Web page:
COLUMBIA — To remedy the ailing Flat Branch Relief Sewer, the Columbia City Council voted 4-3 Monday night to fund its $5.7 million replacement.
The council approved the appropriation of $2,311,158 from current city reserve funds with $150,000 of that figure coming student housing developer Collegiate Housing Partners. The council transferred $2,074,862 toward Flat Branch by postponing other sewer projects until later dates and will use reserve funds to maintain and boost sanitary sewer capacity downtown. A further $1,394,794 will be appropriated as part of the 2015 fiscal year budget, as a result of council's action Monday.
The Flat Branch Relief Sewer has capacity on dry days, according to presentations made by city staff, but overflows when rainwater gets into the sanitary sewer system. This phenomenon is known as inflow and infiltration, or I&I.
The measure was originally on the consent agenda but was taken off at the request of Fourth Ward Councilman Ian Thomas.
The consent agenda is supposed to be for "noncontroversial, administrative, straightforward" issues, Thomas said before the meeting. Every bill on the consent agenda can be moved into old business to allow for further discussion and public comment.
Third Ward Councilman Karl Skala expressed doubt that replacing Flat Branch should be prioritized over fixing existing citywide I&I problems.
"I cannot in good conscience face down thousands of people and ignore the fact that they have been standing in line because of an overburdened system." Skala said. "This I&I thing is a huge issue."
Public Works Director John Glascock said that the Flat Branch mainline renovations would take at least two years to design before construction would start.
Mayor Bob McDavid, Fifth Ward Councilwoman Laura Nauser, First Ward Councilwoman Ginny Chadwick and Second Ward Councilman Michael Trapp were the "yes" votes.
The council also considered and took action on the following:
Alpha Chi Omega Subdivision Plat 1 rezoning bills
What happened: Columbia City Council rejected a bill to allow the Chi Mu Alumni Association, which represents the MU chapter of Phi Gamma Delta, to rezone two plots of land the fraternity owns at 809 and 811 Tiger Ave., which are now single-family homes. The rezoning proposal also would have consolidated the two addresses into one lot and waived some landscaping requirements. The Planning and Zoning Commission unanimously voted to approve the measure on June 18.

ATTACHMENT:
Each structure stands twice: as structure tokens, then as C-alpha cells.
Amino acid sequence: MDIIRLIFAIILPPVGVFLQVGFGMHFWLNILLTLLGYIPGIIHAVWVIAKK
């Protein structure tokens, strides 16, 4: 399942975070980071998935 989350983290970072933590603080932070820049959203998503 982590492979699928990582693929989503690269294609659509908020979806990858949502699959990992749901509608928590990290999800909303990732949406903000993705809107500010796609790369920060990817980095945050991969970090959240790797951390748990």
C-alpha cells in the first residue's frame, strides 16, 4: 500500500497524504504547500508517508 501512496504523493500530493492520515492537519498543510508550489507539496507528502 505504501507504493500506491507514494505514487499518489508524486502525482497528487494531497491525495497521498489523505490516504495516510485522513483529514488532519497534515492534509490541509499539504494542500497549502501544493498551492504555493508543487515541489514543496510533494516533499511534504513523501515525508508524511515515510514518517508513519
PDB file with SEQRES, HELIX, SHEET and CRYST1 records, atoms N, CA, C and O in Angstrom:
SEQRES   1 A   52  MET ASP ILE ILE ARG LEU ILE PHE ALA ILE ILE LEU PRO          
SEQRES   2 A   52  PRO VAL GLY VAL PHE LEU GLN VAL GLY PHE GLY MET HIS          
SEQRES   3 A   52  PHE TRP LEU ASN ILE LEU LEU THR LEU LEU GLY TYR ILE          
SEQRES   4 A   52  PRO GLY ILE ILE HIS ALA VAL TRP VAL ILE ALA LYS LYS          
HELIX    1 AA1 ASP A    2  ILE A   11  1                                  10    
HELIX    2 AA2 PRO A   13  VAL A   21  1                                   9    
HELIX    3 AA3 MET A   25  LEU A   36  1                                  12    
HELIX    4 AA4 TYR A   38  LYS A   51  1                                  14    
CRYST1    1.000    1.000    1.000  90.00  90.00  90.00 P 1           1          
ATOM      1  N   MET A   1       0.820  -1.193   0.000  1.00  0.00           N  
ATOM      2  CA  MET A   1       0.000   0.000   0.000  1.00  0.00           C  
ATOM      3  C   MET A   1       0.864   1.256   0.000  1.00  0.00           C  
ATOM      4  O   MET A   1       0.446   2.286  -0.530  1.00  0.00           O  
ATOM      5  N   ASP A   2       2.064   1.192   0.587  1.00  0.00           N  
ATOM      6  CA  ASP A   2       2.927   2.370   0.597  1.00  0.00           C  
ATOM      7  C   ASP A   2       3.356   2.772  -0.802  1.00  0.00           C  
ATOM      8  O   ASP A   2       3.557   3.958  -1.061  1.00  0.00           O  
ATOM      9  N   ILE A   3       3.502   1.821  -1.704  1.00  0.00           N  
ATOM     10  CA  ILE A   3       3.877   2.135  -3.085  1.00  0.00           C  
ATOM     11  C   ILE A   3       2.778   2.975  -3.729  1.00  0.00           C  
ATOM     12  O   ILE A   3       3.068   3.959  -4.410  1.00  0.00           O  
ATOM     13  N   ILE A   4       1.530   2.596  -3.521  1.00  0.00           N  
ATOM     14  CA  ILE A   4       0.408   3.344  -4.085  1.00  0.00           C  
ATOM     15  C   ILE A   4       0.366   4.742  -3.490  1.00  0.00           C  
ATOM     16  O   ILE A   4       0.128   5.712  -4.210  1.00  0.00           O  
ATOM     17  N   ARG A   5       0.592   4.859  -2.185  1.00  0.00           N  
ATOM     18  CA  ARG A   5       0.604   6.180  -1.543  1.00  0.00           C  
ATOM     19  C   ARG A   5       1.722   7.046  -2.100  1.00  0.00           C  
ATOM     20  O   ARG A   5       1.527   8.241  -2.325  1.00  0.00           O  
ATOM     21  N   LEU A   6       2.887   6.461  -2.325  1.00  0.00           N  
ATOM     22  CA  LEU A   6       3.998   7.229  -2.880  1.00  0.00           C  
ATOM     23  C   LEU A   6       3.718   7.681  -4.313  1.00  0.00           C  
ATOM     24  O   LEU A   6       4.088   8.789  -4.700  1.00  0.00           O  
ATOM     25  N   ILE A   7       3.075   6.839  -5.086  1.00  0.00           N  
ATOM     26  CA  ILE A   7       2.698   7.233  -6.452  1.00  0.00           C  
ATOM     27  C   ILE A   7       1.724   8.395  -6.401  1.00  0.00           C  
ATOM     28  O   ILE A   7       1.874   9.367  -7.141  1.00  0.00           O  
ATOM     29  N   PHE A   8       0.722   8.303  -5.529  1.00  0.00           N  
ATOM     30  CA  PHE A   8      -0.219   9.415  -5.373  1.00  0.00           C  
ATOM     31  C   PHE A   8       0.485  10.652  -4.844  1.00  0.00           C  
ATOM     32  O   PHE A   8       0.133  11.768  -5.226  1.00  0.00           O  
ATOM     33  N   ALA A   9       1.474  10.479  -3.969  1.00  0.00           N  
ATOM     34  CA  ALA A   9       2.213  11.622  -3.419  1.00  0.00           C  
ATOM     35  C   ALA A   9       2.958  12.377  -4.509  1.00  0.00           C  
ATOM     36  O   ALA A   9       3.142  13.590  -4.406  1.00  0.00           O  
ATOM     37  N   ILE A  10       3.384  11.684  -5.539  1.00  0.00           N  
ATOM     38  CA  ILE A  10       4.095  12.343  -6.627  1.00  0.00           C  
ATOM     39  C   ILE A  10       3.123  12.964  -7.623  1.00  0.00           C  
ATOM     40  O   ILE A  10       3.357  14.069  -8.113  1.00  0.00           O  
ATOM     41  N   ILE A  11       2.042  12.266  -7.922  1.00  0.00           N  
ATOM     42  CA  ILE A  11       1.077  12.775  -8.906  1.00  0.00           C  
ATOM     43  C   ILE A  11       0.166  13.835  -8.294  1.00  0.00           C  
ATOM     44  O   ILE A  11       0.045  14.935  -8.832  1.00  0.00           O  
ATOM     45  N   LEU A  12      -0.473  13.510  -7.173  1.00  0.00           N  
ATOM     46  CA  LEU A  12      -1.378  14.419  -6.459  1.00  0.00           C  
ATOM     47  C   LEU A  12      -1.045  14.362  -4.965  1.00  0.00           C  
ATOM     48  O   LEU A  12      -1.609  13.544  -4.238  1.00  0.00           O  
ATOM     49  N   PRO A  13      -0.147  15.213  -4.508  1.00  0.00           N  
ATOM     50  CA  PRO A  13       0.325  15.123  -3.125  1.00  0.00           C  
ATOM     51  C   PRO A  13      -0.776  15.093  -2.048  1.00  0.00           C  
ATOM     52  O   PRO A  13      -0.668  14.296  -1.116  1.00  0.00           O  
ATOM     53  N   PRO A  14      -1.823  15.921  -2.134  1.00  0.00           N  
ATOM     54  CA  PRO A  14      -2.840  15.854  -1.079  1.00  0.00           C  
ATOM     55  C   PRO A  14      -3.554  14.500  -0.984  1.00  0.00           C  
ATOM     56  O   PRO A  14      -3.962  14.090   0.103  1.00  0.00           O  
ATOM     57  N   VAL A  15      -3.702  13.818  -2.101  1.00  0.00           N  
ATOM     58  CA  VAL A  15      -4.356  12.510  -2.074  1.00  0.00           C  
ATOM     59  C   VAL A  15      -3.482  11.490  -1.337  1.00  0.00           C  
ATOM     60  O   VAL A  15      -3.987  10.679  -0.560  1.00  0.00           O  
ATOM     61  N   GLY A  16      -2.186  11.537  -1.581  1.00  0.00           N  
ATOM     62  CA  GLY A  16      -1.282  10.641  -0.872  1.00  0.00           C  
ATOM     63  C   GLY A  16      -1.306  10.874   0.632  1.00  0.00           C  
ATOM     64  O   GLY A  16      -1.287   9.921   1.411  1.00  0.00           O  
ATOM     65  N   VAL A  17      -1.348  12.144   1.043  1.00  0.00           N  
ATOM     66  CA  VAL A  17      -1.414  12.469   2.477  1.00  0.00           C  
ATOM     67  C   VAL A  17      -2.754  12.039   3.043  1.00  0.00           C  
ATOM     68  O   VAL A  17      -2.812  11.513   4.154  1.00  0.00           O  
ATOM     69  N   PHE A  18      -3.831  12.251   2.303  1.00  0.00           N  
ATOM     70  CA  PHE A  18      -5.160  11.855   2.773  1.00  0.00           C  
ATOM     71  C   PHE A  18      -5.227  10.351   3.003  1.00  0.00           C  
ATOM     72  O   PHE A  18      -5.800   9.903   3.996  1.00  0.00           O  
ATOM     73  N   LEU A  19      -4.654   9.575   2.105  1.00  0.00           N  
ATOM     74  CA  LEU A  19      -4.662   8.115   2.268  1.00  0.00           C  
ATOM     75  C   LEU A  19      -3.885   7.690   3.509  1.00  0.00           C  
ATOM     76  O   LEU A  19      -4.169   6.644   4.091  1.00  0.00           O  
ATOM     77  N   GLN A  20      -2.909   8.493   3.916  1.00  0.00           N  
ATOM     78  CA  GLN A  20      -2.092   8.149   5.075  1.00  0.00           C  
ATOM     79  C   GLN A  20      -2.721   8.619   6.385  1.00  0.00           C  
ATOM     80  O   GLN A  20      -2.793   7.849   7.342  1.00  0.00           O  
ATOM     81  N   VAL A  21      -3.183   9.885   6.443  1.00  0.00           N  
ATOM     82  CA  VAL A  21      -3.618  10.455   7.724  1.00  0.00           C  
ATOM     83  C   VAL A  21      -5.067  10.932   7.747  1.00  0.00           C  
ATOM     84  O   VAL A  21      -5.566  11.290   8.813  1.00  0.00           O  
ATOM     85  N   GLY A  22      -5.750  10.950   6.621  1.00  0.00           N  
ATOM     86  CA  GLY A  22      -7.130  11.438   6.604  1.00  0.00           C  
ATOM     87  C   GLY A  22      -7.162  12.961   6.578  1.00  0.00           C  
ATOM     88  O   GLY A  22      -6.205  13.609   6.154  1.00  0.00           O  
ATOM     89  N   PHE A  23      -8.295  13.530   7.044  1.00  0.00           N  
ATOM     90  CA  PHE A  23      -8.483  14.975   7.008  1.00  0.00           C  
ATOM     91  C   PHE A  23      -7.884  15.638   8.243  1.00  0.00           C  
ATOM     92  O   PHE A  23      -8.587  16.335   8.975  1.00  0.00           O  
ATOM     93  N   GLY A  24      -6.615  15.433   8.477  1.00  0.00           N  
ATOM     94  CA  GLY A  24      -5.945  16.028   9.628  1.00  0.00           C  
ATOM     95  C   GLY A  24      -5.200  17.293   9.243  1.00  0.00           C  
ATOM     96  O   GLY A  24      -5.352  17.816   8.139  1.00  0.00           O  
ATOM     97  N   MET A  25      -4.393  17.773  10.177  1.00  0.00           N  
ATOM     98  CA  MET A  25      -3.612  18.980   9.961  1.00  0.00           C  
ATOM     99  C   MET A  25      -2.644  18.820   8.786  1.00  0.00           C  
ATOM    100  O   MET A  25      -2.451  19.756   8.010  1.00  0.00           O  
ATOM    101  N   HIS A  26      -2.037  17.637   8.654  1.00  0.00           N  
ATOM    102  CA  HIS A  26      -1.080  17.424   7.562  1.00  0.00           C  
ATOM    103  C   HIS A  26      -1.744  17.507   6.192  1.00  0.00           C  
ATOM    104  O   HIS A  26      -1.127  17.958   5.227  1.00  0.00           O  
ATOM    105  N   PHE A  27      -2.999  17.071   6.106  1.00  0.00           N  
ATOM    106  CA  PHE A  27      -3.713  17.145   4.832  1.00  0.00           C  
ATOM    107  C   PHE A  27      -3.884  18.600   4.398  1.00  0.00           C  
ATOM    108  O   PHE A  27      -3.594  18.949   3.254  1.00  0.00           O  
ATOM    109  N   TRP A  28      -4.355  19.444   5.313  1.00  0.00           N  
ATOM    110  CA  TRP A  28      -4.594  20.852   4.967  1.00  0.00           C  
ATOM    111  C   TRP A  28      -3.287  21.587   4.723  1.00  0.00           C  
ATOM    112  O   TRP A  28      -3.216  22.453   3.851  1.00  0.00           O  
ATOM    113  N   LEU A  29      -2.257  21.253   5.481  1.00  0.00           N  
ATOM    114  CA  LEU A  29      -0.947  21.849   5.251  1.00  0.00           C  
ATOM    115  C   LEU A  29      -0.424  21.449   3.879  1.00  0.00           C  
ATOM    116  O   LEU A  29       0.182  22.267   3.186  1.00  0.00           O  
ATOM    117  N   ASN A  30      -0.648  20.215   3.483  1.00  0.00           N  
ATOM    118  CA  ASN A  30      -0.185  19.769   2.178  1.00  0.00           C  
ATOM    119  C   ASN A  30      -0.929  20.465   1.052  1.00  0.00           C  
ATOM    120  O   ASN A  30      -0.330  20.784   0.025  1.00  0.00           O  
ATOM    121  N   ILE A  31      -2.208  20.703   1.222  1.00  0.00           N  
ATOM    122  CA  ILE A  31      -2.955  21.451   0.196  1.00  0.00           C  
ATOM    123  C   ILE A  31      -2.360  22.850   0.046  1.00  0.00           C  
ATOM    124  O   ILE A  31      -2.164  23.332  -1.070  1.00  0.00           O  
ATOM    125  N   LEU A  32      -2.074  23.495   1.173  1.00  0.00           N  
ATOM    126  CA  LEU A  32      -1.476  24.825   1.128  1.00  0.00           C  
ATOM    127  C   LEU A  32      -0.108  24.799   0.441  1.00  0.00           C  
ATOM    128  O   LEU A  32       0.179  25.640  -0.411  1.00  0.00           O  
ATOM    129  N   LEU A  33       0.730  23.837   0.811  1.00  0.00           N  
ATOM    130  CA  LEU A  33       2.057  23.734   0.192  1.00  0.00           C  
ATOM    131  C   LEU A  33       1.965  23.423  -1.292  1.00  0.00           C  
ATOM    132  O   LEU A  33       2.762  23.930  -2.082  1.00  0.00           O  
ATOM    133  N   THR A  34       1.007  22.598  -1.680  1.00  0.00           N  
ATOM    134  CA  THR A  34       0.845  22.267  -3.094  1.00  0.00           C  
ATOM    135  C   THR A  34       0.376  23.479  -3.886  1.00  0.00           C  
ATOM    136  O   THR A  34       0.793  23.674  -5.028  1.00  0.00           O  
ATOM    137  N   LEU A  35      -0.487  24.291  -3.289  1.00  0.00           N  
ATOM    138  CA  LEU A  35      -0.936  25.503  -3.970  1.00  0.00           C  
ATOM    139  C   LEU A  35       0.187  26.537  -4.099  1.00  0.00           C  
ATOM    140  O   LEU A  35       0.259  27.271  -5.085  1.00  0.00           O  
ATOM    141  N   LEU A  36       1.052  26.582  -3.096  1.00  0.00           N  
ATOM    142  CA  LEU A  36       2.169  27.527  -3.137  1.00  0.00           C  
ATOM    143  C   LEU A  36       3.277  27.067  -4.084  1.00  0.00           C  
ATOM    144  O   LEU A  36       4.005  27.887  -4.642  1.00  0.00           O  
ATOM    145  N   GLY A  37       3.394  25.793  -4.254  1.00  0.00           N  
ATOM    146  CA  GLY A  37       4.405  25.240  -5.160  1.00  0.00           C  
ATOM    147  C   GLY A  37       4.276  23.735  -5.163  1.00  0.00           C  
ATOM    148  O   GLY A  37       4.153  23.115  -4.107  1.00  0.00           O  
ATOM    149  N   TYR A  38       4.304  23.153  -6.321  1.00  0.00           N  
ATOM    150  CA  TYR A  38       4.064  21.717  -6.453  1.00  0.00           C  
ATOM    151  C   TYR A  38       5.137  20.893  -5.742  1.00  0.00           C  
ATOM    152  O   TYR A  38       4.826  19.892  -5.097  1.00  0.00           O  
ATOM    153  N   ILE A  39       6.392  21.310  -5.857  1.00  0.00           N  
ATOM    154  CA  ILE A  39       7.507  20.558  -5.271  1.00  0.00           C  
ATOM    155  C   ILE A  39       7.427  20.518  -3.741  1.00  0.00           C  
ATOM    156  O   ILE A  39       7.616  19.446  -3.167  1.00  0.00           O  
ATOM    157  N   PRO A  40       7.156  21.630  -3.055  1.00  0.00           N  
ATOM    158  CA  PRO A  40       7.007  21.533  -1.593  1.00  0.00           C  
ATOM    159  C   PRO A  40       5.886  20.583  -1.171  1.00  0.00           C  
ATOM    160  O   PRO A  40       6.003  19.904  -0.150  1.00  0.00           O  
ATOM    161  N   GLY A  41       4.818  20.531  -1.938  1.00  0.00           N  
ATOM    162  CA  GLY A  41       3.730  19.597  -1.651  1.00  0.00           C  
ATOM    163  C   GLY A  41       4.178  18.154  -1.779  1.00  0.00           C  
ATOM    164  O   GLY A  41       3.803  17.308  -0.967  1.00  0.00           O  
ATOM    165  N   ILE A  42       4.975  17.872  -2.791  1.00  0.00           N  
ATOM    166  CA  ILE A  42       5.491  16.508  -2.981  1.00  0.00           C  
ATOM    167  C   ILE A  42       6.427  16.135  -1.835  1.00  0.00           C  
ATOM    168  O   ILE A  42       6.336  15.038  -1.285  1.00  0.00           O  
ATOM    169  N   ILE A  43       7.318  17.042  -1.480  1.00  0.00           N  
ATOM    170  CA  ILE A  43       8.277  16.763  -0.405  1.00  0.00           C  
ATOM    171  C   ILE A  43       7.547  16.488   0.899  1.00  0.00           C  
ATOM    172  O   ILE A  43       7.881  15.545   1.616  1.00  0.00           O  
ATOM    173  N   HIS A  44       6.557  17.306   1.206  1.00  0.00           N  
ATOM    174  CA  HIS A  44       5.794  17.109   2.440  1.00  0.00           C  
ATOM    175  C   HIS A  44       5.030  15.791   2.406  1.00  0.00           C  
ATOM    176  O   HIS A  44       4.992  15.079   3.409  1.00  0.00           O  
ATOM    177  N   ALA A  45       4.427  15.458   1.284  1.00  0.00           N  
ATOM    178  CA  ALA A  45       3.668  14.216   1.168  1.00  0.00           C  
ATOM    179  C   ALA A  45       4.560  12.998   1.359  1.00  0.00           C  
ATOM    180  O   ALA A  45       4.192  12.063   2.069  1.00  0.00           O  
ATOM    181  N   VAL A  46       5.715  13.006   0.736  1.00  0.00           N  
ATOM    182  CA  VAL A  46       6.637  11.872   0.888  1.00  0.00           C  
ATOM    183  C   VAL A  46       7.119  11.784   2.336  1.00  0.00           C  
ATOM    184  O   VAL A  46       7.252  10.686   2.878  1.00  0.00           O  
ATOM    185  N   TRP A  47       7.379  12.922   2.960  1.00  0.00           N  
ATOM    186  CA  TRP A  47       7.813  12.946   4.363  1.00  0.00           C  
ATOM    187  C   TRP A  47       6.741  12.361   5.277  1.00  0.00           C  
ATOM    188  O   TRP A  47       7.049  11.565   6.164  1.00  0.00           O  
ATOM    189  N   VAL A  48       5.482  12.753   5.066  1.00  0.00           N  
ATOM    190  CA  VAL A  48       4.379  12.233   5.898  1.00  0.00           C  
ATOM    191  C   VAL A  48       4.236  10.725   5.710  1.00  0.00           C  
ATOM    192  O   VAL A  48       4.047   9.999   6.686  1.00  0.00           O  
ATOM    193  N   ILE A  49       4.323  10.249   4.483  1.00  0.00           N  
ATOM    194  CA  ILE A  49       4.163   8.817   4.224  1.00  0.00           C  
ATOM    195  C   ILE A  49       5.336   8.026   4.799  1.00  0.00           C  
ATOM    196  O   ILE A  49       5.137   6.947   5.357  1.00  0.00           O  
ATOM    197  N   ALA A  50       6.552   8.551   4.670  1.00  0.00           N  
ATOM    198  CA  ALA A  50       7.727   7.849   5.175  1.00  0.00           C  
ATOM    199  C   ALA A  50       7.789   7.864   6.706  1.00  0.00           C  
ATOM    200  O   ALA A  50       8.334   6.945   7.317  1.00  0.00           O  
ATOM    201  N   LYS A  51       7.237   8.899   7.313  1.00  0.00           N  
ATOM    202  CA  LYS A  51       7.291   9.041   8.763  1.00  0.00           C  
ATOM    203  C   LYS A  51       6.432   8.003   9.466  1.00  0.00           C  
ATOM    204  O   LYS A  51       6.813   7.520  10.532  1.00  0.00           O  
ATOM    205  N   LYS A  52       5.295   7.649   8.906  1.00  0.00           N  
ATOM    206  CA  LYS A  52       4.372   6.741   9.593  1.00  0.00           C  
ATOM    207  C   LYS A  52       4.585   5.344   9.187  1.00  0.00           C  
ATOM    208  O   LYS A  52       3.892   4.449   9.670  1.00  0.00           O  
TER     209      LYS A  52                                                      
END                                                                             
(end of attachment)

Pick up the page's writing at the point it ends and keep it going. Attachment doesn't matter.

Why: The houses, which currently house four tenants each, would have been demolished and the land will be rezoned for the construction of a private 33-space parking lot for use by Alpha Chi Omega sorority members.
Comments: Both ordinances were pulled off the consent agenda by Thomas. Thomas Snider, president of Chi Mu Alumni Association, appeared to represent the owners of the houses at 809 and 811 Tiger Ave. There are currently four tenants in each house whose leases will expire on July 31. Thomas questioned Snider on the motivation for the project.
"It is very reasonable that they would want to move their central parking unit nearer to their home," Snider said. "We're not completely altruistic. We will acquire parking closer to our area as well."
Thomas and Chadwick agreed that the project was not aligned with community plans to reduce surface parking.
"This is doing the exact opposite," Thomas said. "It's moving eight residents out and adding 33 cars."
Thomas recommended investigating options of off-site parking with a commuter system.
Mayor Bob McDavid invoked Joni Mitchell's "Big Yellow Taxi" as a part of his reason to vote against the agreement. Councilwoman Nauser said that the unanimous support of the Planning and Zoning Commission prompted her to vote yes. Councilman Trapp was the other supporting vote.
What's next: The houses will not be demolished, the parking lots will not be built, and the R-3 zoning will remain in place.
Supervising editor is Sam Hardiman.